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Cross-modal representation of spoken and written word meaning in left pars triangularis

(2017) NEUROIMAGE. 150. p.292-307
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Abstract
The correspondence in meaning extracted from written versus spoken input remains to be fully understood neurobiologically. Here, in a total of 38 subjects, the functional anatomy of cross-modal semantic similarity for concrete words was determined based on a dual criterion: First, a voxelwise univariate analysis had to show significant activation during a semantic task (property verification) performed with written and spoken concrete words compared to the perceptually matched control condition. Second, in an independent dataset, in these clusters, the similarity in fMRI response pattern to two distinct entities, one presented as a written and the other as a spoken word, had to correlate with the similarity in meaning between these entities. The left ventral occipitotemporal transition zone and ventromedial temporal cortex, retrosplenial cortex, pars orbitalis bilaterally, and the left pars triangularis were all activated in the univariate contrast. Only the left pars triangularis showed a cross-modal semantic similarity effect. There was no effect of phonological nor orthographic similarity in this region. The cross-modal semantic similarity effect was confirmed by a secondary analysis in the cytoarchitectonically defined BA45. A semantic similarity effect was also present in the ventral occipital regions but only within the visual modality, and in the anterior superior temporal cortex only within the auditory modality. This study provides direct evidence for the coding of word meaning in BA45 and positions its contribution to semantic processing at the confluence of input-modality specific pathways that code for meaning within the respective input modalities.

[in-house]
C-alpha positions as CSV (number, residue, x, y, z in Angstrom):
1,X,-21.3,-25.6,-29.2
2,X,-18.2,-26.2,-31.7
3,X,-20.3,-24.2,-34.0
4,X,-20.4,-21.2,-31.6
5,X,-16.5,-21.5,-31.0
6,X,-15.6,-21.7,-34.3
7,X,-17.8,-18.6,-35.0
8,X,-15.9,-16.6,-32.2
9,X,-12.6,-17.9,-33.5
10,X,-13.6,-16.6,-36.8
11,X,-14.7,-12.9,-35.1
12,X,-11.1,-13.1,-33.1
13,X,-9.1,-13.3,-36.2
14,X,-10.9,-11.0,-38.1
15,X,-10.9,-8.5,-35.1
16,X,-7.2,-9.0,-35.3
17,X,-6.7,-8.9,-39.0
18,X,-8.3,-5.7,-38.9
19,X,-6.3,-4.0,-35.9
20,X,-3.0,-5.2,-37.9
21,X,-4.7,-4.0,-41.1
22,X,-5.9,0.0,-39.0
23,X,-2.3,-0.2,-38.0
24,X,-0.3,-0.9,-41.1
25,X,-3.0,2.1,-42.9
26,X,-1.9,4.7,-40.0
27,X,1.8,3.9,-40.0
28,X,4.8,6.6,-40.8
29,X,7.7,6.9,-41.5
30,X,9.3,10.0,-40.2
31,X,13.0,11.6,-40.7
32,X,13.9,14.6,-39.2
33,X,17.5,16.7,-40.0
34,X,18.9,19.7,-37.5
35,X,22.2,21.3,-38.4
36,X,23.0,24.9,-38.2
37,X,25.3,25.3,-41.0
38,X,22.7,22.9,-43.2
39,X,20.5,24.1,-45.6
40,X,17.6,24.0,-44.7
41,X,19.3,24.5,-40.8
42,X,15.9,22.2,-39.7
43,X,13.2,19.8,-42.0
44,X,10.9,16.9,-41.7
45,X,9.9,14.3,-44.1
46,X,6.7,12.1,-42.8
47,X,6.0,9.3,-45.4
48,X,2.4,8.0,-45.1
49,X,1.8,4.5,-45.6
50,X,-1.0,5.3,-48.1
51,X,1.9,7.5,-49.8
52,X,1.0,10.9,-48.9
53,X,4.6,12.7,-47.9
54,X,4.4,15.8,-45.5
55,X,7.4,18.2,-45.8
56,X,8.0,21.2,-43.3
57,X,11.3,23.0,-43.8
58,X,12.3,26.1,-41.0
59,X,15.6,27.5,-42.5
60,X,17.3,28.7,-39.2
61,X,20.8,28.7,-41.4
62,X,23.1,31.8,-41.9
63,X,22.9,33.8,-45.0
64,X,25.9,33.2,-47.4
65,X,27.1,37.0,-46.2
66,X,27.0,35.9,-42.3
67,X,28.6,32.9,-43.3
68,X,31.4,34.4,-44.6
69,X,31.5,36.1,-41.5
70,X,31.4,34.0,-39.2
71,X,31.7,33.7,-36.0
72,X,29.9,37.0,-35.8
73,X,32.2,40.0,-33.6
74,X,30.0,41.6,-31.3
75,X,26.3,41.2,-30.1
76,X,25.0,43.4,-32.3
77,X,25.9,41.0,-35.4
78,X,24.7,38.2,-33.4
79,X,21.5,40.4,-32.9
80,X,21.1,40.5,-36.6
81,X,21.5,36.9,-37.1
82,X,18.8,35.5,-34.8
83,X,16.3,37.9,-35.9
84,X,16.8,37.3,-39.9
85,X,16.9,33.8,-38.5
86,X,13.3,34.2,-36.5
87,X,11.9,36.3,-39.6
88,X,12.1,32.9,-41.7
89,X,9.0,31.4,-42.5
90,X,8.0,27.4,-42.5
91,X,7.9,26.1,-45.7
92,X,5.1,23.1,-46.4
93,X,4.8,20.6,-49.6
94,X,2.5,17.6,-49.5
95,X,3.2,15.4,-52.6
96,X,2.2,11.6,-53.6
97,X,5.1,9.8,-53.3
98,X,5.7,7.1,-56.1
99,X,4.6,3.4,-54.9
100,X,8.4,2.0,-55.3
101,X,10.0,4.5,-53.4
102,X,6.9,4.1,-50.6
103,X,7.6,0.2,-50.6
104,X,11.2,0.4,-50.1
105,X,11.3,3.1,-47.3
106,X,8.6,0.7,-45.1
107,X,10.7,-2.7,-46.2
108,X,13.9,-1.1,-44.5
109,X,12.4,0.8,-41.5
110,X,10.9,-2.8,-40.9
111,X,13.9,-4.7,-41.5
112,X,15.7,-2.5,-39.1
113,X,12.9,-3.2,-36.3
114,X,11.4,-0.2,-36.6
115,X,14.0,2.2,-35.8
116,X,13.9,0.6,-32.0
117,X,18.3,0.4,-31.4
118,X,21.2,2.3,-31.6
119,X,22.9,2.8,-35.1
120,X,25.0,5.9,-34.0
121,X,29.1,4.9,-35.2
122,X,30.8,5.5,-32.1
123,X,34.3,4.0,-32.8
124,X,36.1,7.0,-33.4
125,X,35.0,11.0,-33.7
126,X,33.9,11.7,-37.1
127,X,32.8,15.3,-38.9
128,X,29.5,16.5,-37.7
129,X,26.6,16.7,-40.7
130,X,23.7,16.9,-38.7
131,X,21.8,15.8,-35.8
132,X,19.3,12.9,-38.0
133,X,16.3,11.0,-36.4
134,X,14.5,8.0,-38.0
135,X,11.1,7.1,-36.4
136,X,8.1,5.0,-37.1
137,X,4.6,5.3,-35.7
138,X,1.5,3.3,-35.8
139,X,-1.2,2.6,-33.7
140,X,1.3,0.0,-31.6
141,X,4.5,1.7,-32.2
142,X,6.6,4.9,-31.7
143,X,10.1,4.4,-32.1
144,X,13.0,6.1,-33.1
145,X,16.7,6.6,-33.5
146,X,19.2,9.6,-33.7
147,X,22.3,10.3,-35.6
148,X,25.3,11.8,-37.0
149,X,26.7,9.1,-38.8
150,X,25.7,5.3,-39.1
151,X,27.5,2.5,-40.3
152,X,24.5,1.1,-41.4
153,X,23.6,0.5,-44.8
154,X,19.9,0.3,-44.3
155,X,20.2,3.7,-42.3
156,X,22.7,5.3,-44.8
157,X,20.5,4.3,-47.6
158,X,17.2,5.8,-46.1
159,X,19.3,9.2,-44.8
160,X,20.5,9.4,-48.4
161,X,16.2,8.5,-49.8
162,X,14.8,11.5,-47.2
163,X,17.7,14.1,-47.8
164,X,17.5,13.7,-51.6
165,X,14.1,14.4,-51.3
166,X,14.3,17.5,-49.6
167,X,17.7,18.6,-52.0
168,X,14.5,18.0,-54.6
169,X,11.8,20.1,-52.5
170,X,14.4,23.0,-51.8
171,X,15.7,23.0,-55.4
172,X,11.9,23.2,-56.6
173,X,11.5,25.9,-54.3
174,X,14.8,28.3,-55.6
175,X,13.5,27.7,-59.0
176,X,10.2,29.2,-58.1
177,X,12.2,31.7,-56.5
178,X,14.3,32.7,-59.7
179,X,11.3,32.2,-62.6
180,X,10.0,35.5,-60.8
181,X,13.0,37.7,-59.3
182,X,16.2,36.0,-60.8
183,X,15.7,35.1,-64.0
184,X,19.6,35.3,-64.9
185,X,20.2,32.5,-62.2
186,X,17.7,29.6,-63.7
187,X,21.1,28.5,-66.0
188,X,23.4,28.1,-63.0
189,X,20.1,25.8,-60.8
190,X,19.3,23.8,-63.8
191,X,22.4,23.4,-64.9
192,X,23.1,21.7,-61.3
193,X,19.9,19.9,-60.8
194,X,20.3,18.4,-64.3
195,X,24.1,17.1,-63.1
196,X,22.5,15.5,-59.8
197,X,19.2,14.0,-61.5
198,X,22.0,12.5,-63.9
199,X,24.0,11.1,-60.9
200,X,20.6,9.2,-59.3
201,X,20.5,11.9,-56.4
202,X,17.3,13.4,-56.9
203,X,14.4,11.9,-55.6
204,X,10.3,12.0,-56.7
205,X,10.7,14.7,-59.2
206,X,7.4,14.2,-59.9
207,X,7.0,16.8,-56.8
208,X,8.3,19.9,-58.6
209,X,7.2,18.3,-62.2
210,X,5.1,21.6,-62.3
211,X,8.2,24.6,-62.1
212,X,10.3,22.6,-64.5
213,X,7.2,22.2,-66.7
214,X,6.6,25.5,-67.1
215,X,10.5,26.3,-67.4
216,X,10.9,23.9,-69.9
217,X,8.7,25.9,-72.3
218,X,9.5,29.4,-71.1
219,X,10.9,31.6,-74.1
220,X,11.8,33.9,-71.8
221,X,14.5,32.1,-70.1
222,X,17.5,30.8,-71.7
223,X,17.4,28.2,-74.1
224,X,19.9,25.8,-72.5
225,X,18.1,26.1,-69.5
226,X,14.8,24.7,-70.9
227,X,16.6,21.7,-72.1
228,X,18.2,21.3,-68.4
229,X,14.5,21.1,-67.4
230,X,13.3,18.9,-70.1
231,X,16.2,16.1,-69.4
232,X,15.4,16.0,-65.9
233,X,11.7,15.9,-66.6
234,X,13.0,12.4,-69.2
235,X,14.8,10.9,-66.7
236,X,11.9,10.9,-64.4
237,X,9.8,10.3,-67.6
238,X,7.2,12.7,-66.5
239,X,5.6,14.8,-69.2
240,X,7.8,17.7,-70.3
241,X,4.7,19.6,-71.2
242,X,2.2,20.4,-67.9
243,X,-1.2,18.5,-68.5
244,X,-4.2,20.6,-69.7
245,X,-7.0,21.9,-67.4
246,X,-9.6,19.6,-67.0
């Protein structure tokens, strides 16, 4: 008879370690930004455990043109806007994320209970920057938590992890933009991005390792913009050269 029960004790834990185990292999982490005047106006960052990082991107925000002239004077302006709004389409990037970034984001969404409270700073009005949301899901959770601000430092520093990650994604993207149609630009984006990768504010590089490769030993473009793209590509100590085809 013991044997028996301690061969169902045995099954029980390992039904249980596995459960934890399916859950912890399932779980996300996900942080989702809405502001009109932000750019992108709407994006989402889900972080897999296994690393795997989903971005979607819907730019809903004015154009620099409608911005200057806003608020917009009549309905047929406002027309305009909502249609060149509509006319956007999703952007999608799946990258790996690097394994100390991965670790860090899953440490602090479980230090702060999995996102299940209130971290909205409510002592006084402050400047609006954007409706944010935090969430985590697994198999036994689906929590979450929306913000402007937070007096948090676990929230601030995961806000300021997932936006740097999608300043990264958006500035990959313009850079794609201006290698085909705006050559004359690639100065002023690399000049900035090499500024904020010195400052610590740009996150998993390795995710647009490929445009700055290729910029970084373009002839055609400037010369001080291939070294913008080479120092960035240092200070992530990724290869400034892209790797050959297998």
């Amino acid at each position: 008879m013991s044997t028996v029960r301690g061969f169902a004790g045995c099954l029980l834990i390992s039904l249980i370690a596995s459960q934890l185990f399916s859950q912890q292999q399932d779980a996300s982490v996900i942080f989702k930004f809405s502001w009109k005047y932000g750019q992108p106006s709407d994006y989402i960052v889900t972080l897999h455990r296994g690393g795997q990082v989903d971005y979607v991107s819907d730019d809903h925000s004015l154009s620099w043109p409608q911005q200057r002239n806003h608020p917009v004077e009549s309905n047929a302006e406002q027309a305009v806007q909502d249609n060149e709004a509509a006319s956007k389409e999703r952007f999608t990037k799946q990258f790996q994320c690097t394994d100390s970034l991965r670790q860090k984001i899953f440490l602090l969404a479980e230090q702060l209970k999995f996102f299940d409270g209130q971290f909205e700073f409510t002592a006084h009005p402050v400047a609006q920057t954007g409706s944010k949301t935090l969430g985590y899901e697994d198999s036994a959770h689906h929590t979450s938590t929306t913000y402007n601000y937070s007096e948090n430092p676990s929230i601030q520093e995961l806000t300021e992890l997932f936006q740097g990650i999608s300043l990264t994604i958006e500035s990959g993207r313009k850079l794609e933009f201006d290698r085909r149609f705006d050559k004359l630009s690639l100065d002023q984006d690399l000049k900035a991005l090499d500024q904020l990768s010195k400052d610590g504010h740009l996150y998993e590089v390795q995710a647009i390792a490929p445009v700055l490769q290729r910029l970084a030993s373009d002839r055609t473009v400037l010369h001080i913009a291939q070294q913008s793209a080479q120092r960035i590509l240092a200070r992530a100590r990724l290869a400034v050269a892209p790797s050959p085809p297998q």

Keywords
INFERIOR PREFRONTAL CORTEX, TEMPORAL-LOBE, ANGULAR GYRUS, FUNCTIONAL, SPECIALIZATION, CYTOARCHITECTONIC MAPS, SENTENCE COMPREHENSION, SEMANTIC, SIMILARITY, LANGUAGE PATHWAYS, FRONTAL GYRUS, NEURAL BASIS

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MLA
Liuzzi, Antonietta Gabriella et al. “Cross-modal Representation of Spoken and Written Word Meaning in Left Pars Triangularis.” NEUROIMAGE 150 (2017): 292–307. Print.
APA
Liuzzi, A. G., Bruffaerts, R., Peeters, R., Adamczuk, K., Keuleers, E., De Deyne, S., Storms, G., et al. (2017). Cross-modal representation of spoken and written word meaning in left pars triangularis. NEUROIMAGE, 150, 292–307.
Chicago author-date
Liuzzi, Antonietta Gabriella, Rose Bruffaerts, Ronald Peeters, Katarzyna Adamczuk, Emmanuel Keuleers, Simon De Deyne, Gerrit Storms, Patrick Dupont, and Rik Vandenberghe. 2017. “Cross-modal Representation of Spoken and Written Word Meaning in Left Pars Triangularis.” Neuroimage 150: 292–307.
Chicago author-date (all authors)
Liuzzi, Antonietta Gabriella, Rose Bruffaerts, Ronald Peeters, Katarzyna Adamczuk, Emmanuel Keuleers, Simon De Deyne, Gerrit Storms, Patrick Dupont, and Rik Vandenberghe. 2017. “Cross-modal Representation of Spoken and Written Word Meaning in Left Pars Triangularis.” Neuroimage 150: 292–307.